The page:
Tuesday, January 29, 2019

Just Finished Reading - Braxton Bragg

In the balanced treatment that is Braxton Bragg: The Most Hated man of the Confederacy, author Earl J. Hess, humanizes this normally vilified Confederate general while at the same time points out his many shortcomings. Too often in past scholarship, Bragg's lack of ultimate success, often irascible personality, yet long-term career as the leader of the Army of Tennessee (AOT) has clouded the complete character of the man.

Hess rightly goes heavy on evidence versus hearsay in this book pointing out that long-told stories of Bragg such as the time he countermanded his own order while serving in the Mexican-American War often do not hold up to the scrutiny of solid documentation. Many of Bragg's personality conflict dust-ups with subordinates such as Nathan Bedford Forrest, Benjamin Franklin Cheatham, John C. Breckinridge, and Leonidas Polk get similar coverage from Hess with various results depending on the incident examined. Most of these disagreements came from perhaps Bragg holding others to his high personal standards, particularly when it came to self-discipline.

While reading this book I couldn't help but compare Bragg's (AOT) career with that of a coach who maybe had too much early success, received a job on a team that he was not quite ready for, failed to take into consideration others' personalities and perspectives, continued in the job longer than they should have, and ultimately endured a hard fail-fall. Bragg did himself few favors with his unyielding pursuit of disciple and perception as a hard-cord disciplinarian, both of which developed into a unfavorable reputation with folks on the home front and in the press. However, to a few select friends and close family members he was anything but the image that has devolved to us in history.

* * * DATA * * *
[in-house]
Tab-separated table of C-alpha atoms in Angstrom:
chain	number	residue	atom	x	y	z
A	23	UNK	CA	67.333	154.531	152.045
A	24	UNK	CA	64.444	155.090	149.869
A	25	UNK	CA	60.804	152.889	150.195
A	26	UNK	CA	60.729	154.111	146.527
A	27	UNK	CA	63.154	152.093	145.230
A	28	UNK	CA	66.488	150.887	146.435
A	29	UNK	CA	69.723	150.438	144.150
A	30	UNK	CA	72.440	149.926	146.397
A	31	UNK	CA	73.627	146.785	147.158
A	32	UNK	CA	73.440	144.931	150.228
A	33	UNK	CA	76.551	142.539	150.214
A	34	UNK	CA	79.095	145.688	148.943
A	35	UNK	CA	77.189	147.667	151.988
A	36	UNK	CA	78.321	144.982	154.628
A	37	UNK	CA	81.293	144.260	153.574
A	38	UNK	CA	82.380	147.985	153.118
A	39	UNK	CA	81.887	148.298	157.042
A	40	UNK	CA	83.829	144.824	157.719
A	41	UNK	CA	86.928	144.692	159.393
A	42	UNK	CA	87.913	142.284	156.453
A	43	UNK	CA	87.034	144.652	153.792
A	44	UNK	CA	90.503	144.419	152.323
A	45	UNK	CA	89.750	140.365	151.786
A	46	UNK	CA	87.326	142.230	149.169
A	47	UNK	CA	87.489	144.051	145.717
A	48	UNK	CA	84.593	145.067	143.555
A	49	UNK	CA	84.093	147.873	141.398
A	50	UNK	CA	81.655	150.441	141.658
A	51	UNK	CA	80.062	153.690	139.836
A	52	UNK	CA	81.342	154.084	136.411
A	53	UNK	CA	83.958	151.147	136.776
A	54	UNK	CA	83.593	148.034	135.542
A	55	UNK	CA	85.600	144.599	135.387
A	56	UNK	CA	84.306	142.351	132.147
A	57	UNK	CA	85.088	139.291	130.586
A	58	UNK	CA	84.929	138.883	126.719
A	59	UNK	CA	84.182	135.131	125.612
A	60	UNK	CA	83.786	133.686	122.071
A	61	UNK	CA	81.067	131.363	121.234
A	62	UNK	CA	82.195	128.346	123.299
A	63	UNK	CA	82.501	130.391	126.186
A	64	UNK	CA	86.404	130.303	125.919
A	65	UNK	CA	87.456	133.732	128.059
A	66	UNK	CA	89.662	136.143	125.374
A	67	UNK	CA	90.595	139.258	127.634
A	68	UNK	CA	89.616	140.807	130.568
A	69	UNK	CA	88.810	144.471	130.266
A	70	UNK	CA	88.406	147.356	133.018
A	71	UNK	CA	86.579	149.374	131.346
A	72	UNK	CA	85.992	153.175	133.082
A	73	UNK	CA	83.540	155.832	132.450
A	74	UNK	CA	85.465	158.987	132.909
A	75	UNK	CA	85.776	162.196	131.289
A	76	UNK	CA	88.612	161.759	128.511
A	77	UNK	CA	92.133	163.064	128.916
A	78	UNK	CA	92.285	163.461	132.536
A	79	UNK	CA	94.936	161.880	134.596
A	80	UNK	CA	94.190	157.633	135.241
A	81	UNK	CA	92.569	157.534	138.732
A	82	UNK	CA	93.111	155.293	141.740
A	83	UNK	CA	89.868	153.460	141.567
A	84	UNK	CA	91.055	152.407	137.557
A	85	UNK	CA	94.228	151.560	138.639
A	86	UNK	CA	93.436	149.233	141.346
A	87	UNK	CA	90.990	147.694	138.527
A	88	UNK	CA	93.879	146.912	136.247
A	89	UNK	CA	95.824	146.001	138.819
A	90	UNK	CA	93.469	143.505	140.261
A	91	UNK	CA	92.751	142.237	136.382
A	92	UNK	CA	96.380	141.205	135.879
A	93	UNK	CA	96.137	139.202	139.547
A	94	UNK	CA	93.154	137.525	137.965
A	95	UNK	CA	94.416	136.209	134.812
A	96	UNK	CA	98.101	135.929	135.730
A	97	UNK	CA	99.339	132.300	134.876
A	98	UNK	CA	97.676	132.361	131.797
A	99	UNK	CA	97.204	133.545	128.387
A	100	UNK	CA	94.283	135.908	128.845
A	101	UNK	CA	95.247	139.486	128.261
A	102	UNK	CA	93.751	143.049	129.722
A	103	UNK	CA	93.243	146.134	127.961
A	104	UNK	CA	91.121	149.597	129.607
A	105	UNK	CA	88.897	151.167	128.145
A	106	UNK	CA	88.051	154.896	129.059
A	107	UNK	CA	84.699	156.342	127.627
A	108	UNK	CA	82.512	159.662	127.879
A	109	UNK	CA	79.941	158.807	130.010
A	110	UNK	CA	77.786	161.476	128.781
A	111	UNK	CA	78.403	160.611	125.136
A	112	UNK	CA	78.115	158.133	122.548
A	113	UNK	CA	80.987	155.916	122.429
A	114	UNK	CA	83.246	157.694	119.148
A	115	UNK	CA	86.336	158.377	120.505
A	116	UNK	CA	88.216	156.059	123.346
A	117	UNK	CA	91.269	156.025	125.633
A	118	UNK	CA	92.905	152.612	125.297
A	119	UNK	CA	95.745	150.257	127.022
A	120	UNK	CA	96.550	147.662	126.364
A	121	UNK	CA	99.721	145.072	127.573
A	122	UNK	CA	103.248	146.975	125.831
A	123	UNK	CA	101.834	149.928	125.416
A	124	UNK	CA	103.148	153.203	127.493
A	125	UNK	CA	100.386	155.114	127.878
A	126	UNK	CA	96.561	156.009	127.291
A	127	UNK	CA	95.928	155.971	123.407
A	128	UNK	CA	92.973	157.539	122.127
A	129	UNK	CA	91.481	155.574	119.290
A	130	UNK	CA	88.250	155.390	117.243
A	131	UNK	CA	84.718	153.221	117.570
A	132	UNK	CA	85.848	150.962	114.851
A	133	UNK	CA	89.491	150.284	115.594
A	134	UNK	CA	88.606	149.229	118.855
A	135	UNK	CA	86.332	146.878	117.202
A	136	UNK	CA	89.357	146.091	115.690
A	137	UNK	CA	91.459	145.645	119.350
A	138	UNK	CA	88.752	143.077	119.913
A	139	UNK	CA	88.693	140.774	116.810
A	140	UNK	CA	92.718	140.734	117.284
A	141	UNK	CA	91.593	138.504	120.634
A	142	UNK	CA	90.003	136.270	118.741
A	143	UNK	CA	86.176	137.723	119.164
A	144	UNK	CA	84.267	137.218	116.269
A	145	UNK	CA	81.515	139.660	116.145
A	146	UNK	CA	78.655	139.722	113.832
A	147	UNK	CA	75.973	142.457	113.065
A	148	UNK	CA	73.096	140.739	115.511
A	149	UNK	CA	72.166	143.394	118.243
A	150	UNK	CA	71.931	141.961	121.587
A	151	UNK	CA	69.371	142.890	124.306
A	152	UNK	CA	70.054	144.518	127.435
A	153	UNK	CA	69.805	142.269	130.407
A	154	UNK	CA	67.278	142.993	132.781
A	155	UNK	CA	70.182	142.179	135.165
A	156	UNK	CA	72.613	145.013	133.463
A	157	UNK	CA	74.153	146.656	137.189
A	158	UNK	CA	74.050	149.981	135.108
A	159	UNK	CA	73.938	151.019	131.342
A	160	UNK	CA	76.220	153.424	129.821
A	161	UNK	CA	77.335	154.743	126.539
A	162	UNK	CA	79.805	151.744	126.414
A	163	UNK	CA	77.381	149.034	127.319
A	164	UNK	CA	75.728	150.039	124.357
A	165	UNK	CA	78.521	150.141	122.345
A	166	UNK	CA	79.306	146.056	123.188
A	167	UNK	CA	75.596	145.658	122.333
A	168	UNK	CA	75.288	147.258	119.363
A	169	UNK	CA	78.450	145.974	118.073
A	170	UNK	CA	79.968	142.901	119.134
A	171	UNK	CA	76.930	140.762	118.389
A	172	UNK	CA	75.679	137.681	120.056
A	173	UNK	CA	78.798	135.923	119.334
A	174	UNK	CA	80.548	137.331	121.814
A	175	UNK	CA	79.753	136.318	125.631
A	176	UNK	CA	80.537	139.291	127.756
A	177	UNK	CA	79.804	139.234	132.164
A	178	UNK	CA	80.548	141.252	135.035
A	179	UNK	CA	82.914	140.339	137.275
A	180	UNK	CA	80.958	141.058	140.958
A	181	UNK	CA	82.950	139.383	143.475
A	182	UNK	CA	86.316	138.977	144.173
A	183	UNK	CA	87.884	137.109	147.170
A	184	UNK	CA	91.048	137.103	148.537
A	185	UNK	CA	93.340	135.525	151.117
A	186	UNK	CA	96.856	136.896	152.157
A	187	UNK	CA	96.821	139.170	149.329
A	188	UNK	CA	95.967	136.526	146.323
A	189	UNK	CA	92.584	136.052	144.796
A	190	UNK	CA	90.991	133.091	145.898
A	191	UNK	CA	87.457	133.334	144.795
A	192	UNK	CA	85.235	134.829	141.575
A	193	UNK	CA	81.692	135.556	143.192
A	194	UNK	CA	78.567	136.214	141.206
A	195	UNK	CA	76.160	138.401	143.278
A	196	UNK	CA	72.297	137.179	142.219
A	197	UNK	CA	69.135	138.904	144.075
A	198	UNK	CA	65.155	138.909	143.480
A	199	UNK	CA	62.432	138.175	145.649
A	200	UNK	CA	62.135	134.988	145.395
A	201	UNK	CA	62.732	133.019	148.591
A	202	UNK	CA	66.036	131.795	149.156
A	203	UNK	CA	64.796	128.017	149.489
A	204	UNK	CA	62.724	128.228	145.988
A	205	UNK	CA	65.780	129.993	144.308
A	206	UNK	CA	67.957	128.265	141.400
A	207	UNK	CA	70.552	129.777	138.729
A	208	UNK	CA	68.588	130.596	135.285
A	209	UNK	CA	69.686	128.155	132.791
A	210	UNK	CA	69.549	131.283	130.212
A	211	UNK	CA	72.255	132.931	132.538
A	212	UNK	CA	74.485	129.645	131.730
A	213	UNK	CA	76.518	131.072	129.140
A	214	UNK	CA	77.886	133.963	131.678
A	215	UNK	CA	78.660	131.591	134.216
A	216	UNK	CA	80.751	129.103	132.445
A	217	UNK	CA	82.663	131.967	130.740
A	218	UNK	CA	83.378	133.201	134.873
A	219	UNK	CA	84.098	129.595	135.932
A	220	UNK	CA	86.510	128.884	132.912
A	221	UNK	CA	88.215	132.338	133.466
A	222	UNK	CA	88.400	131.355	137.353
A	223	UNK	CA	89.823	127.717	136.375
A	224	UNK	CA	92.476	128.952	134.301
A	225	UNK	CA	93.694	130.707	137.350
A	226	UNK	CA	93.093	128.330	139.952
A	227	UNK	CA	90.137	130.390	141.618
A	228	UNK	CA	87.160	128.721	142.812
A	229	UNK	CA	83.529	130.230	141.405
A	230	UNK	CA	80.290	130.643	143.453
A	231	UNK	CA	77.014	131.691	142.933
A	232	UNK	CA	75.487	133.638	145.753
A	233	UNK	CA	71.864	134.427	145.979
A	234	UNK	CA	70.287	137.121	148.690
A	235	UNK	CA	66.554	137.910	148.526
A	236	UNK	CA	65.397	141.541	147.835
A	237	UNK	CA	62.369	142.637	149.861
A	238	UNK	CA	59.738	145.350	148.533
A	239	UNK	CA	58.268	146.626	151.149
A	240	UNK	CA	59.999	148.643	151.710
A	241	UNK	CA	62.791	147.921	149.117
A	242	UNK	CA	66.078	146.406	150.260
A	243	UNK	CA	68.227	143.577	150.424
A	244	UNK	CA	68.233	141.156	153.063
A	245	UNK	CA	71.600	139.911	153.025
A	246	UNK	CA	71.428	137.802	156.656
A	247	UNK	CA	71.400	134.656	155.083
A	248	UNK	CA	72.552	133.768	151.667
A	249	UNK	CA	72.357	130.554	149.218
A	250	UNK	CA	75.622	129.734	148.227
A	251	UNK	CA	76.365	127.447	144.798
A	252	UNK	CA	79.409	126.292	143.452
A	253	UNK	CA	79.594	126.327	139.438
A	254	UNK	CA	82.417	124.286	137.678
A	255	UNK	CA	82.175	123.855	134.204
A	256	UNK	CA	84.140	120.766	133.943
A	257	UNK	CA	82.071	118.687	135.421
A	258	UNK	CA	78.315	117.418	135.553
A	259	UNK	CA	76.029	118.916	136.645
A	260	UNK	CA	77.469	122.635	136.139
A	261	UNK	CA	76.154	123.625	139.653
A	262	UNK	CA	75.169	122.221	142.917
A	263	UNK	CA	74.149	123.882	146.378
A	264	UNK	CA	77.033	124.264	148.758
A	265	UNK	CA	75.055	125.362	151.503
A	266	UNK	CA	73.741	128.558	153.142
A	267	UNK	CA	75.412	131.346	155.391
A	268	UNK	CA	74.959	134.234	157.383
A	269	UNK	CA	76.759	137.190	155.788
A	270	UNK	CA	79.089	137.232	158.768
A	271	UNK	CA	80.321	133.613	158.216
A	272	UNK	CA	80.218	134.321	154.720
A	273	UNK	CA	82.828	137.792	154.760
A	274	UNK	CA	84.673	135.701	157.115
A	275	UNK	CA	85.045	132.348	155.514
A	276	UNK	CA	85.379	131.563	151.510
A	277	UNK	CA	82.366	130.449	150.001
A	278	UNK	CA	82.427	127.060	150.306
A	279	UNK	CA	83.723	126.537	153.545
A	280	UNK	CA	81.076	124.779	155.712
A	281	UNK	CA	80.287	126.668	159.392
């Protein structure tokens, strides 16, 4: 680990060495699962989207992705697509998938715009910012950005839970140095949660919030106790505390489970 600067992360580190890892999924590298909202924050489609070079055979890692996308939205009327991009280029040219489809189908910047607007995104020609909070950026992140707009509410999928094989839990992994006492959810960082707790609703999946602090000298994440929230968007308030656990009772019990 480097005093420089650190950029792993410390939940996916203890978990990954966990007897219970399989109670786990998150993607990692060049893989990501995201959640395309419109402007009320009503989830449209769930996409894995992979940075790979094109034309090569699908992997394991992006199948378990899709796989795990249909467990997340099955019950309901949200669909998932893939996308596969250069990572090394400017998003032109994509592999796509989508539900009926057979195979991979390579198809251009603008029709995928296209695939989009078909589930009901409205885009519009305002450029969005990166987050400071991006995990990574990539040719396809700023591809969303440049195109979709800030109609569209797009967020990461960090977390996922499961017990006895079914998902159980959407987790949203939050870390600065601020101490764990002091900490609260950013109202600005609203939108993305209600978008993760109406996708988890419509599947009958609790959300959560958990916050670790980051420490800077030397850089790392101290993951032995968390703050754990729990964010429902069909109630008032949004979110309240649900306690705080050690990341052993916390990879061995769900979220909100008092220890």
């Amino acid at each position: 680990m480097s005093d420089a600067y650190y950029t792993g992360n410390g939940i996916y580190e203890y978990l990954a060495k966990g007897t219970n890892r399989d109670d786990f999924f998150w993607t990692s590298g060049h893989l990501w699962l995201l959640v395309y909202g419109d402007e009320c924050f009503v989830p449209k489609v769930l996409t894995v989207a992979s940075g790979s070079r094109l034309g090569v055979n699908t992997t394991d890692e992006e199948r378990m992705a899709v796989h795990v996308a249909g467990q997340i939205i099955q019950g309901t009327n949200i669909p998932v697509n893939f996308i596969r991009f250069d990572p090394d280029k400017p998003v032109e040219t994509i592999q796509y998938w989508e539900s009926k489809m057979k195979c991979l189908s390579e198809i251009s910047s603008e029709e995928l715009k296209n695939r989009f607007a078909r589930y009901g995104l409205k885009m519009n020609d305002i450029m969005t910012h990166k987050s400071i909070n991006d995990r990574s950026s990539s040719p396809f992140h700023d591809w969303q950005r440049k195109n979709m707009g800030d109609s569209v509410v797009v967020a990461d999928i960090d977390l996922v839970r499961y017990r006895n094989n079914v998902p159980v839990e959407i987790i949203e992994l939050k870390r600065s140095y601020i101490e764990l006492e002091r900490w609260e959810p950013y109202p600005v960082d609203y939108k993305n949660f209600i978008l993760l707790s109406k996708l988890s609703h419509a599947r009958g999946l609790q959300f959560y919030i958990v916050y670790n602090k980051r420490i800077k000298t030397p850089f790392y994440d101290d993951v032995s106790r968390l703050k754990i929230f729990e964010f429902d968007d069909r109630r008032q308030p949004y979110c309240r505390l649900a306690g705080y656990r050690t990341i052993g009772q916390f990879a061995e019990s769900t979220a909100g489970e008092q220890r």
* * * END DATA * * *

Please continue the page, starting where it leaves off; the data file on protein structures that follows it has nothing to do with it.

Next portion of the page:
Hess also rightly claims that many of Bragg's battlefield actions were initially tactical successes. Good early showings at Perryville, the first day at Stones River, and Chickamauga demonstrate his offensive ability and desire to initiate action. However, often due to particular subordinates' unwillingness to cooperate (cough-Polk, cough Breckinridge), or Jefferson Davis not choosing a superior to demand coordination (Kirby Smith at Perryville), Bragg's best intentions, efforts, and talents never much succeeded in shining though. Even with the successful field results at Chickamauga, Bragg was disgusted that that victory ultimately proved hollow for the Confederate cause.

With this fair look into the life and military career of Braxton Bragg, Hess has provided us with a thought-provoking books about a man that was more complicated than we often give him credit for being. The last sentence of the work is quite fitting: "Bragg was a fascinating mixture of good and bad qualities; his impact on Confederate history was enormous, and we are still grappling with it." I would not be surprised if this study seeds future books reexamining many of those generals who have often received less than favorable historical reputations. I highly recommend it!

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